Maine’s Libra Foundation has emerged as a big and sometimes controversial player in Portland’s real estate market, The New York Times reported Oct. 15.
The foundation, with assets of $300 million to $400 million, now controls roughly a third of available Class A office space in the city’s downtown.
Libra has given millions of dollars to cultural and social groups in the city of 1.2 million inhabitants, and in 1998 built a $9 million public market in a marginal neighborhood on the edge of town to boost the city’s faltering economy.
Yet despite its good works, the foundation’s real estate deals have generated criticism and questions about its motivies and long-term strategy, the Times said.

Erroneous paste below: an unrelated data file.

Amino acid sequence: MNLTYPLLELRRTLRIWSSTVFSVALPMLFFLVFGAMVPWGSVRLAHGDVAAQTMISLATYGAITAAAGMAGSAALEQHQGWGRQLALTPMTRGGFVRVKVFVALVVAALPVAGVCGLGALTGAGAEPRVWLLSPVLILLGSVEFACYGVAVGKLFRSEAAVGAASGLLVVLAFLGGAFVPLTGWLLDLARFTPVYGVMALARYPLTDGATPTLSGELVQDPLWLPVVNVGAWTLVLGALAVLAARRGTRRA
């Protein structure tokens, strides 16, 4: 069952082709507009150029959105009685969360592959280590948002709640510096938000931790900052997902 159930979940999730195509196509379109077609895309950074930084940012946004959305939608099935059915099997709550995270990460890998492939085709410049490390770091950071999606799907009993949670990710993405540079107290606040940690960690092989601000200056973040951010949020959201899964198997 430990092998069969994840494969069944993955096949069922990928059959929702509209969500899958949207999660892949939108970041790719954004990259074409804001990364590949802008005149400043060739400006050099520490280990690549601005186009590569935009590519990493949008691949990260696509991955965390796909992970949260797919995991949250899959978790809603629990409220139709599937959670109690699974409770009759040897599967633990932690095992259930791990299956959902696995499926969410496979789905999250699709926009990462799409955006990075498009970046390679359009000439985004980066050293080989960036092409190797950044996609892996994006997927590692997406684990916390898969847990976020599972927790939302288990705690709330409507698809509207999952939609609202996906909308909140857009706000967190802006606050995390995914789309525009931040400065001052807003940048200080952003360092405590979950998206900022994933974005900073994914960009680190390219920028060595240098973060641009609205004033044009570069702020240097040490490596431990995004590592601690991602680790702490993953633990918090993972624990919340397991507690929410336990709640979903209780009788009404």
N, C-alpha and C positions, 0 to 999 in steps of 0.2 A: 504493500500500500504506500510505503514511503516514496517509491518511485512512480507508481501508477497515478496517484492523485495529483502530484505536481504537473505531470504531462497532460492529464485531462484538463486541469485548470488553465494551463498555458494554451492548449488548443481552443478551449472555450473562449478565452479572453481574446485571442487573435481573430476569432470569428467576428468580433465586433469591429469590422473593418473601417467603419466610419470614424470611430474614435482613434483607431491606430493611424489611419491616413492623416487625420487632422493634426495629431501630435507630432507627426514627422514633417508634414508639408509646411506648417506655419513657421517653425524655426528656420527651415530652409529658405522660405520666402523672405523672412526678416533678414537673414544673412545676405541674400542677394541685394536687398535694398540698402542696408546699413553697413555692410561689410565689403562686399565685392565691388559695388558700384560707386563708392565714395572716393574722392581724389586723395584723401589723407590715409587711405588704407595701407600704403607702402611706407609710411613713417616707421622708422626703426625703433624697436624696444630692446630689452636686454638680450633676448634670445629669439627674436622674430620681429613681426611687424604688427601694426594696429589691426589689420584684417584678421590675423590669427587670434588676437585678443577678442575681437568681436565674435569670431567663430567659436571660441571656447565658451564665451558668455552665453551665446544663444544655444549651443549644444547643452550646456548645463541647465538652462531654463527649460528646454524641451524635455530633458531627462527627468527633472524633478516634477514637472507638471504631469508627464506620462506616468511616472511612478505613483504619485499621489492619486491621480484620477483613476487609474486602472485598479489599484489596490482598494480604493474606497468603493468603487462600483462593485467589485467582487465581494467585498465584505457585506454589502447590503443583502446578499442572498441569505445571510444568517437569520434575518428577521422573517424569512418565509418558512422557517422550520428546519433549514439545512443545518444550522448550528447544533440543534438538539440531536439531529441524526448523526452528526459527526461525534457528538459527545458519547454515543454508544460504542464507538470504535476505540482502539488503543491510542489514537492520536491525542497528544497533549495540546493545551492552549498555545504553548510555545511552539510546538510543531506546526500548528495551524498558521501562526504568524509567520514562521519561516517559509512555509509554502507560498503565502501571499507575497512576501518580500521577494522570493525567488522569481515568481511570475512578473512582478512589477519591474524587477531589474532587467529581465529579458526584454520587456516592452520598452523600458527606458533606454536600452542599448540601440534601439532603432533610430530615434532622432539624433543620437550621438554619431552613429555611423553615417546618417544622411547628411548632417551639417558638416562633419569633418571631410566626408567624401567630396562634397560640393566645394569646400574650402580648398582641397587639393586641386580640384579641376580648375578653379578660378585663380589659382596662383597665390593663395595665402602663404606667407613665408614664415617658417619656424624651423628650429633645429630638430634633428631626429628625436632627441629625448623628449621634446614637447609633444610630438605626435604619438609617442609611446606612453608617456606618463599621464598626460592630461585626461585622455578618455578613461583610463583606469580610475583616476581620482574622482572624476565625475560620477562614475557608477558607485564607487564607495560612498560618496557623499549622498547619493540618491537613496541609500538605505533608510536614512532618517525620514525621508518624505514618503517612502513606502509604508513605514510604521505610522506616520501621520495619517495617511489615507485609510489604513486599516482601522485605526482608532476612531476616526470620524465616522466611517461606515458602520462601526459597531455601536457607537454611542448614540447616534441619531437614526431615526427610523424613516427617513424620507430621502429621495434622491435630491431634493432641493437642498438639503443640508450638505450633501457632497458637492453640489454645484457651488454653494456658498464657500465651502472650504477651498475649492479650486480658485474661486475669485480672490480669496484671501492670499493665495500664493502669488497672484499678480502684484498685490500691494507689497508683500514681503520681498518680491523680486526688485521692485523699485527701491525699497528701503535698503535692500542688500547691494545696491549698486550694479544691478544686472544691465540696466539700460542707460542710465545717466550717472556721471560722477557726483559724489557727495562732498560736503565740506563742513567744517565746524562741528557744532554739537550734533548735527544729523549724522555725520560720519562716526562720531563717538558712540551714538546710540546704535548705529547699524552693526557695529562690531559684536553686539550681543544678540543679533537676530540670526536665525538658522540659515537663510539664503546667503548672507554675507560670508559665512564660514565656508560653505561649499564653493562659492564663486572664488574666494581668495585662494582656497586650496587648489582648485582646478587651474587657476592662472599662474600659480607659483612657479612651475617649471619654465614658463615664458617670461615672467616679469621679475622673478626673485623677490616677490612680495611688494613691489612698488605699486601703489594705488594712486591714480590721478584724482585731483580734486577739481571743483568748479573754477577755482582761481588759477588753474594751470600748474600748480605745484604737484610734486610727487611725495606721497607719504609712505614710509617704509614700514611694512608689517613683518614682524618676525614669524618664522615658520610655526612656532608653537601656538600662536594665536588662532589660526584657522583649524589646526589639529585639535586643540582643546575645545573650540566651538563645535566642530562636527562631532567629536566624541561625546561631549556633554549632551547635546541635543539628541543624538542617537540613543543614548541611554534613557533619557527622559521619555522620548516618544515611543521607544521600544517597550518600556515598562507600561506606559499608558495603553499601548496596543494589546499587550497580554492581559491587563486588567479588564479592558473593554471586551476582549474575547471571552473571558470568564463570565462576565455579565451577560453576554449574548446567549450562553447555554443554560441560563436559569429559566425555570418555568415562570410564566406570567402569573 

Owen Wells, the foundation’s president, told the Times the foundation aims “to have sufficient income from real estate to generate about a third of the revenues we want to give away each year.
“We need to give away at least 5 percent of our gross assets each year, or about $15 million. Our income from real estate is about $5 million, so we’re where we want to be. We don’t plan on buying any more real estate in downtown Portland.”
The foundation was created in 1989 by Elizabeth Noyce, former wife of Robert N. Noyce, a co-inventor of the computer chip and a founder of Intel Corp.